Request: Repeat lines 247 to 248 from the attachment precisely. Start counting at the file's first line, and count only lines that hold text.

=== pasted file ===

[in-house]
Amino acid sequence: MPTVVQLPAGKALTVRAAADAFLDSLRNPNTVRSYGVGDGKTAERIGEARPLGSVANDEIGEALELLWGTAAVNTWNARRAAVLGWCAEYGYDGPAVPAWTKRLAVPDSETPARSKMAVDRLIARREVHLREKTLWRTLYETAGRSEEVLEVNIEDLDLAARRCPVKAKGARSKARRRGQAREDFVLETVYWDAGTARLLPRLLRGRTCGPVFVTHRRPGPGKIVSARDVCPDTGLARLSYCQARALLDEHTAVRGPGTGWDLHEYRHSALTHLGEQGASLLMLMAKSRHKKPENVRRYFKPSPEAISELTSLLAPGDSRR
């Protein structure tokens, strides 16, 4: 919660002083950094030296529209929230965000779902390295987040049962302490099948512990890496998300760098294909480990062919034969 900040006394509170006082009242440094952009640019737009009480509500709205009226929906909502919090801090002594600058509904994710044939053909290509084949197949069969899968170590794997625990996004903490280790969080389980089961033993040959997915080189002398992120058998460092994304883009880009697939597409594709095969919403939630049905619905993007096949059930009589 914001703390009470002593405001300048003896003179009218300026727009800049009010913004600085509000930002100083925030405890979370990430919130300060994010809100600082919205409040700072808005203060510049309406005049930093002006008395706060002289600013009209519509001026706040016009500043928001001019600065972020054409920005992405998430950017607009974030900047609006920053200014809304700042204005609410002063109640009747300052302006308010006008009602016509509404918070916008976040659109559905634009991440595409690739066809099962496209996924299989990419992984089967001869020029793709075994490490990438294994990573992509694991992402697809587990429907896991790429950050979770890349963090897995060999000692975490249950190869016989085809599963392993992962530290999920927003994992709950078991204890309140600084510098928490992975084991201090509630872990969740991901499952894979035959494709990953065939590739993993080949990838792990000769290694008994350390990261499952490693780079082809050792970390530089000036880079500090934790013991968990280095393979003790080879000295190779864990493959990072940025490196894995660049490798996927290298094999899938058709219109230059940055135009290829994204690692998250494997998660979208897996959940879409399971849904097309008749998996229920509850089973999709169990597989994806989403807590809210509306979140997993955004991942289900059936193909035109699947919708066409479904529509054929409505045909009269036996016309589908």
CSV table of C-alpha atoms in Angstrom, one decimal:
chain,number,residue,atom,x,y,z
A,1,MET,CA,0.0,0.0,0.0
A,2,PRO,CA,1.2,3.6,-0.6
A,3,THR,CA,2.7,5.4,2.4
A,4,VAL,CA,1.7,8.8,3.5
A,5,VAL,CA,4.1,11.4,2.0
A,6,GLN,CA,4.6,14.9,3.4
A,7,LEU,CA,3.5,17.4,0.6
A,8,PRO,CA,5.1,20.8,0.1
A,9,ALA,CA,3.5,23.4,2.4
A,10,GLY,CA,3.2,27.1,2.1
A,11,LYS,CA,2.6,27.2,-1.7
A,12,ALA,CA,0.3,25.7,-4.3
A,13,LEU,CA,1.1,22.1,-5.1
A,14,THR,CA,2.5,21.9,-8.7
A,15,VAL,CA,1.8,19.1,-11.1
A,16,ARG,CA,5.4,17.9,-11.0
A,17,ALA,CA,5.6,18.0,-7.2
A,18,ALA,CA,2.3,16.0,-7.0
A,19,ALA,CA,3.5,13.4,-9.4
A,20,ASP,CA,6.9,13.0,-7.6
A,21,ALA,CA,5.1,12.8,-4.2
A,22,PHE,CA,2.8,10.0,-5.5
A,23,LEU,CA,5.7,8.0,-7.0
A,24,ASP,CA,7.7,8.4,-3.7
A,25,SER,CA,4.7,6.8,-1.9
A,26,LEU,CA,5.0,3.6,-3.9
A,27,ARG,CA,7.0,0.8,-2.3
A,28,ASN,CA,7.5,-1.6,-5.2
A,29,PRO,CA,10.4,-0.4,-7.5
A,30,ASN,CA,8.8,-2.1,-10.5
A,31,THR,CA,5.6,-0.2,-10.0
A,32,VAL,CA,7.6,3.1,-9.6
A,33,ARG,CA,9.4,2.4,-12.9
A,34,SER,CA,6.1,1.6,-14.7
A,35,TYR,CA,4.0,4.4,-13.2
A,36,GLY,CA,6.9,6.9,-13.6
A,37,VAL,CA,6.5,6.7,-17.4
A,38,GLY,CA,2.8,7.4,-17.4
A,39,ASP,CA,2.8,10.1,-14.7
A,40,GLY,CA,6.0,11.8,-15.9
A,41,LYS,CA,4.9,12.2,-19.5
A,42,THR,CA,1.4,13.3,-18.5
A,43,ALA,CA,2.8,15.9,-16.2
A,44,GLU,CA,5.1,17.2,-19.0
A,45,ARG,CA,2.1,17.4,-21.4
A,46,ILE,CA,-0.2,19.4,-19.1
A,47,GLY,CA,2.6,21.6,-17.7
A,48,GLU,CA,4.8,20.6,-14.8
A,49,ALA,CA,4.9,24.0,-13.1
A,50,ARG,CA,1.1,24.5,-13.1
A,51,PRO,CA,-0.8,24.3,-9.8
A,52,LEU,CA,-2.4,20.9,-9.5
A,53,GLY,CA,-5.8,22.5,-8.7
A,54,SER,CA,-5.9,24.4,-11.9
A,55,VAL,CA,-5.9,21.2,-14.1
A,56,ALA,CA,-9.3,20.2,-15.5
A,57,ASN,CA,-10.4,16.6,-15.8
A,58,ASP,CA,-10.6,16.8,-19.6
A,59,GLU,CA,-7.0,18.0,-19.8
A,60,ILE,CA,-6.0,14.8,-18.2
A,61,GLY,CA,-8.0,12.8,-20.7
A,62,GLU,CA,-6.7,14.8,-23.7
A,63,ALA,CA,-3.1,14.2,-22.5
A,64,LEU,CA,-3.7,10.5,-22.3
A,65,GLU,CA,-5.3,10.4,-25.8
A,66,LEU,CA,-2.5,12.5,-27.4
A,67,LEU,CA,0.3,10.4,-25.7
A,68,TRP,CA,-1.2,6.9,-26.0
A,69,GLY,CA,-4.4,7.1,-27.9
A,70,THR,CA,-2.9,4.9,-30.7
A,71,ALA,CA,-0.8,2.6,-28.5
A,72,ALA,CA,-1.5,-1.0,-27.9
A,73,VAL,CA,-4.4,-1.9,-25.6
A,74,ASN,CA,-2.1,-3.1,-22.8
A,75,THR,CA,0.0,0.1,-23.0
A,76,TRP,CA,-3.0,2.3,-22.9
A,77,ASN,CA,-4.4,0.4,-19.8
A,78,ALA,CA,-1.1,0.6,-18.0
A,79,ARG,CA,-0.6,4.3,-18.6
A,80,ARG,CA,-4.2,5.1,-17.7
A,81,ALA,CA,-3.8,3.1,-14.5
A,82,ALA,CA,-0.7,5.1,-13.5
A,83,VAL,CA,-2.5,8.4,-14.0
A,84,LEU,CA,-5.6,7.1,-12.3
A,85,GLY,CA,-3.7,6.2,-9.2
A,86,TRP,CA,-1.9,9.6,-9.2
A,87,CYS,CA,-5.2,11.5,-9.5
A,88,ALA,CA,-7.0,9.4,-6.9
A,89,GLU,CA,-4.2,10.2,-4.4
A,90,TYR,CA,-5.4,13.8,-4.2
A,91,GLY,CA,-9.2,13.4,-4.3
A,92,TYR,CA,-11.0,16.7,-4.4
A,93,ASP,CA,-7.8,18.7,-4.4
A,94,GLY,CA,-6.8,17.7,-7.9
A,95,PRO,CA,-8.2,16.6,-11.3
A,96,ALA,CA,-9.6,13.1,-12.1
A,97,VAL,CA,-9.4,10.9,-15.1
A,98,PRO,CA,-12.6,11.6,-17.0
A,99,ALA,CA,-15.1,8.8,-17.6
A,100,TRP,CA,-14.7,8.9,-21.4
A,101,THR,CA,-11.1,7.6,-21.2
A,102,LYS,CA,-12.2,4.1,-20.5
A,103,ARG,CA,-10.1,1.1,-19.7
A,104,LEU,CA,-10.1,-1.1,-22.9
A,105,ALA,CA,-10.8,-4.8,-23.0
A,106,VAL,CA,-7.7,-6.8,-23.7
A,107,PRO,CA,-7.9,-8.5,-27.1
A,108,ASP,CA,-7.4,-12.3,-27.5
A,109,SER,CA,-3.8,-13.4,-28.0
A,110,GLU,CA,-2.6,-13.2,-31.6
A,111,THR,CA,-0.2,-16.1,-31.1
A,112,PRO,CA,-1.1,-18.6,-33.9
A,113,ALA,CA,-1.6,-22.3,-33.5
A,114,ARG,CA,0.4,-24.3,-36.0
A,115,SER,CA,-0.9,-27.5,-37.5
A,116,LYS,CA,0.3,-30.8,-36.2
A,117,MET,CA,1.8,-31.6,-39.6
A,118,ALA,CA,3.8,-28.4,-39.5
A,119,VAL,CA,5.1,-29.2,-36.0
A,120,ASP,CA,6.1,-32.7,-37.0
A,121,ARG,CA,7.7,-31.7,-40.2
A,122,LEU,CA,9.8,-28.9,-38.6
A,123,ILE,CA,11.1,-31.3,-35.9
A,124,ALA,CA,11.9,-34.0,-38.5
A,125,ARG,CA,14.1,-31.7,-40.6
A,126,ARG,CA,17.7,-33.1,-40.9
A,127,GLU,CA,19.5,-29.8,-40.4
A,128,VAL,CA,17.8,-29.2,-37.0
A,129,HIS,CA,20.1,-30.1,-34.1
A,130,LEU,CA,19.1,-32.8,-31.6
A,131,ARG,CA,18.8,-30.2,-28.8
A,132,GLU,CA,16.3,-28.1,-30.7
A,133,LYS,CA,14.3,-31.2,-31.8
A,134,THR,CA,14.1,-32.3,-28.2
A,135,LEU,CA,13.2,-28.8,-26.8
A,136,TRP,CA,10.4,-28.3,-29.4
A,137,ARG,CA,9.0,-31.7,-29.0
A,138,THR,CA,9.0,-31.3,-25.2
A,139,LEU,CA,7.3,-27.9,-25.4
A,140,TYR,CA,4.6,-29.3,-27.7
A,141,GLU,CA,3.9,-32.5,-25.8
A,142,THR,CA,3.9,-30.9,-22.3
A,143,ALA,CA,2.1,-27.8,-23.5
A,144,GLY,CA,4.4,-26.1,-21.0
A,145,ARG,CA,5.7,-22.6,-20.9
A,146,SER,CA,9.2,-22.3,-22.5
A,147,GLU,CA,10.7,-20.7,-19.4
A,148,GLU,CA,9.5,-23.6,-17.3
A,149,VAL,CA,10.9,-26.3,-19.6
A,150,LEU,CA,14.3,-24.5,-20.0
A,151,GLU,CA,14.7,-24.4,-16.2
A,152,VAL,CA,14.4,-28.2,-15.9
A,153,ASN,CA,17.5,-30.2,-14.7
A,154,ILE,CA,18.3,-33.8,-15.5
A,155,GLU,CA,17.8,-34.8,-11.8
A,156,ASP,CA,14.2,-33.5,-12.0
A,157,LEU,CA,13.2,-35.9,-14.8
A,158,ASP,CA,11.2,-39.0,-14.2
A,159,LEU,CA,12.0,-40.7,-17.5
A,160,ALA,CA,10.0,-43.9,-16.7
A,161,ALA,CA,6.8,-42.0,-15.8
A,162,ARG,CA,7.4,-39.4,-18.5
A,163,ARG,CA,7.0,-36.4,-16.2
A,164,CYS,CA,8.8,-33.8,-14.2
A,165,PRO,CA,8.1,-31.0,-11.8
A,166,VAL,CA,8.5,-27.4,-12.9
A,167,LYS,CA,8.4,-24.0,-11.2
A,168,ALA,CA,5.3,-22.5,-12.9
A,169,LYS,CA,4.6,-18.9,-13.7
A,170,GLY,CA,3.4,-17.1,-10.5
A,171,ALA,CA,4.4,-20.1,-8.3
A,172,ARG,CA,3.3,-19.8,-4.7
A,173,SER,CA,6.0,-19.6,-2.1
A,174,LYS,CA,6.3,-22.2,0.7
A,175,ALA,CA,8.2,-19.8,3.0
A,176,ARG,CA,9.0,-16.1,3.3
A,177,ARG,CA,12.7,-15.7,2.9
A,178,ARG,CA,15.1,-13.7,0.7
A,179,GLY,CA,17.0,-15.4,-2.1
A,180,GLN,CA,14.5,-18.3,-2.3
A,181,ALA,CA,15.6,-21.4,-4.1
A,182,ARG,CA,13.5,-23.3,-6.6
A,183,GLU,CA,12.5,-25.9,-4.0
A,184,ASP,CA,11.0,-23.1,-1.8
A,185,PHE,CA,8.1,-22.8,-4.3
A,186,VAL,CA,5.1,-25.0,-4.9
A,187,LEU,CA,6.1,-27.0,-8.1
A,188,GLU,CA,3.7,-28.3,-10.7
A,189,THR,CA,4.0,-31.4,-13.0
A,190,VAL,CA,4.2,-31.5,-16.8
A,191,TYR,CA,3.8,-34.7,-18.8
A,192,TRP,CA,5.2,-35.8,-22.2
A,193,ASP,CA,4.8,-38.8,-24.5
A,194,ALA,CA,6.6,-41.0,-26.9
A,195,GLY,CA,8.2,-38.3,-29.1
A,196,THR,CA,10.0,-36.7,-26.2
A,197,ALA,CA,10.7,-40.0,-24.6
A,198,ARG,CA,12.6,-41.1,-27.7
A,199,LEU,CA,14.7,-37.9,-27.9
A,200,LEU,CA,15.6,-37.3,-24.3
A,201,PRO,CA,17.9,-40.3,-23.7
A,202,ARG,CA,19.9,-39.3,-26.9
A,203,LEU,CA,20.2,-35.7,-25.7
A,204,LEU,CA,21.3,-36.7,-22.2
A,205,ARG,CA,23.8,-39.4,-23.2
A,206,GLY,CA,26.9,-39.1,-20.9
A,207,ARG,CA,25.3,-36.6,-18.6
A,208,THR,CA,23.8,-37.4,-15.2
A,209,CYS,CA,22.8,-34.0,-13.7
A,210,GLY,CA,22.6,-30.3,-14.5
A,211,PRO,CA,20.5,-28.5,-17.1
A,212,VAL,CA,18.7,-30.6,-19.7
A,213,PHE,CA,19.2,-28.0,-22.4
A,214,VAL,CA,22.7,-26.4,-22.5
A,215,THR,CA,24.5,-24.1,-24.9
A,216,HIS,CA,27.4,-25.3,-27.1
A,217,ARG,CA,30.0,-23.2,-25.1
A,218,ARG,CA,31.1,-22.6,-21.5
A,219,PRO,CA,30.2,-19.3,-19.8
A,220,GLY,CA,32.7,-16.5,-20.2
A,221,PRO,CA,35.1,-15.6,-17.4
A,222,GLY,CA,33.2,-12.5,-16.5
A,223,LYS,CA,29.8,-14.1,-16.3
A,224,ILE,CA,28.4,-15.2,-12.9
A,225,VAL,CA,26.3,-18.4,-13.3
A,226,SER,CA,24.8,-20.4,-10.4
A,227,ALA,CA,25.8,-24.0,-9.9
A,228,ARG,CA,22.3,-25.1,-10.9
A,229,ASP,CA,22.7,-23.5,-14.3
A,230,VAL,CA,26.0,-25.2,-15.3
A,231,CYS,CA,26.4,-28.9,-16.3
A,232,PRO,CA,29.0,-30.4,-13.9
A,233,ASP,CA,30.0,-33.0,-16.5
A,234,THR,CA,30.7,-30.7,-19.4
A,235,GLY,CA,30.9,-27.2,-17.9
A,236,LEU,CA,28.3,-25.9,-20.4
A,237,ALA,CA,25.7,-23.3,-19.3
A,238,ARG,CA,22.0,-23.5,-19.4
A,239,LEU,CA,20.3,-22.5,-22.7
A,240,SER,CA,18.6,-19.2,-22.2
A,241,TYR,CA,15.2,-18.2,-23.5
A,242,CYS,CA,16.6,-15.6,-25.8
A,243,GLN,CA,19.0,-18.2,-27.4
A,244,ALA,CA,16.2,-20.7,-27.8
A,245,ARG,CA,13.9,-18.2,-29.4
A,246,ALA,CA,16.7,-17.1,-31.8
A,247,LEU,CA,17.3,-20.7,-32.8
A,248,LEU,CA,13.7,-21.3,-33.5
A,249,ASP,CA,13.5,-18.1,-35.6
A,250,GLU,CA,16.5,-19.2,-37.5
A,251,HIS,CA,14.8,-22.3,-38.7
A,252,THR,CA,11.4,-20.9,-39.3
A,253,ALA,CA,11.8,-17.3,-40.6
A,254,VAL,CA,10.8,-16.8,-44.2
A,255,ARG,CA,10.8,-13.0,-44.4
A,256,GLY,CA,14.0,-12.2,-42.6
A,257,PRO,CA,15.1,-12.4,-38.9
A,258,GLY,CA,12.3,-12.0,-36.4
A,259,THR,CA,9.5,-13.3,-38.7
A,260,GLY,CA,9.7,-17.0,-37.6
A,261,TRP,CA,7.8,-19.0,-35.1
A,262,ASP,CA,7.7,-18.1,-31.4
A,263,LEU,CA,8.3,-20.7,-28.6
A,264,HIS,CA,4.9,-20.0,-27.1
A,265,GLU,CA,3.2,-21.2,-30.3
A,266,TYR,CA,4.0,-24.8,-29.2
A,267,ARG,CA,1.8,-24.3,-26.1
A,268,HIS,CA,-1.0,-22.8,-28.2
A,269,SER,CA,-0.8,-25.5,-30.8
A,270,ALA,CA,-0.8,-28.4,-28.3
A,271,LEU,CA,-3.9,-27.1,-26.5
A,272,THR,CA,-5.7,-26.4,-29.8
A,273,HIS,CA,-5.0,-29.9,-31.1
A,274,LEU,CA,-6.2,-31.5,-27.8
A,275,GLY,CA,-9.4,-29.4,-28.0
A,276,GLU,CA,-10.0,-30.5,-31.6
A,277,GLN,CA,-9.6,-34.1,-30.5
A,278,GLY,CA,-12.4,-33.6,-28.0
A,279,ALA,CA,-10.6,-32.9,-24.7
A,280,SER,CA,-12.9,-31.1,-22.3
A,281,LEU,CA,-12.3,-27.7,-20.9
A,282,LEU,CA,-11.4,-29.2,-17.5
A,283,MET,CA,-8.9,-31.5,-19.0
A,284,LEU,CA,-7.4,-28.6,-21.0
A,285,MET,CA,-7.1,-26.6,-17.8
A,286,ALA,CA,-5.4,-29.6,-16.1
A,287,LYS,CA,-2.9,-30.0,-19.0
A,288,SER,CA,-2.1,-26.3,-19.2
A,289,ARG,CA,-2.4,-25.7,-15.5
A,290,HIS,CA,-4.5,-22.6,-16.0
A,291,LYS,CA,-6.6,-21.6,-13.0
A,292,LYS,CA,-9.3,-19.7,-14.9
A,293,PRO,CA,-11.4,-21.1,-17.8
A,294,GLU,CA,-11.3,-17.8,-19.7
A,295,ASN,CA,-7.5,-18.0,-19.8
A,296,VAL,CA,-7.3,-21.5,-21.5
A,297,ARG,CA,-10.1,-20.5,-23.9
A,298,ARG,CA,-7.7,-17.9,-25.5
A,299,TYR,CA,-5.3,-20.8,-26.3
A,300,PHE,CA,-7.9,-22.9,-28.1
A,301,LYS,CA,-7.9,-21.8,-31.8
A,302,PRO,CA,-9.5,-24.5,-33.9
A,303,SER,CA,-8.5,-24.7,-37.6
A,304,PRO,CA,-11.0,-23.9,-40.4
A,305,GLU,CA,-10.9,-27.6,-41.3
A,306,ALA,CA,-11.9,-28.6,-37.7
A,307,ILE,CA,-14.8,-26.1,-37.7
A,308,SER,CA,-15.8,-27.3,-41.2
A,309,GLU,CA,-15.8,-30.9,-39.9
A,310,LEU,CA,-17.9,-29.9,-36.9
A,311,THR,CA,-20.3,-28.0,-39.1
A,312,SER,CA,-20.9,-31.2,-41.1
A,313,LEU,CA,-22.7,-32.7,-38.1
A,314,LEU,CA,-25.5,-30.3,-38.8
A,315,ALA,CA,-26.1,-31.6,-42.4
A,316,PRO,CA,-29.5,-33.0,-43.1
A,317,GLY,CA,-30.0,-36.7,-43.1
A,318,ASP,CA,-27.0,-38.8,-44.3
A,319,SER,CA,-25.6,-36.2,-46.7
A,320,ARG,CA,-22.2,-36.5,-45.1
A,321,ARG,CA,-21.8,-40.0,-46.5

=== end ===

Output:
A,242,CYS,CA,16.6,-15.6,-25.8
A,243,GLN,CA,19.0,-18.2,-27.4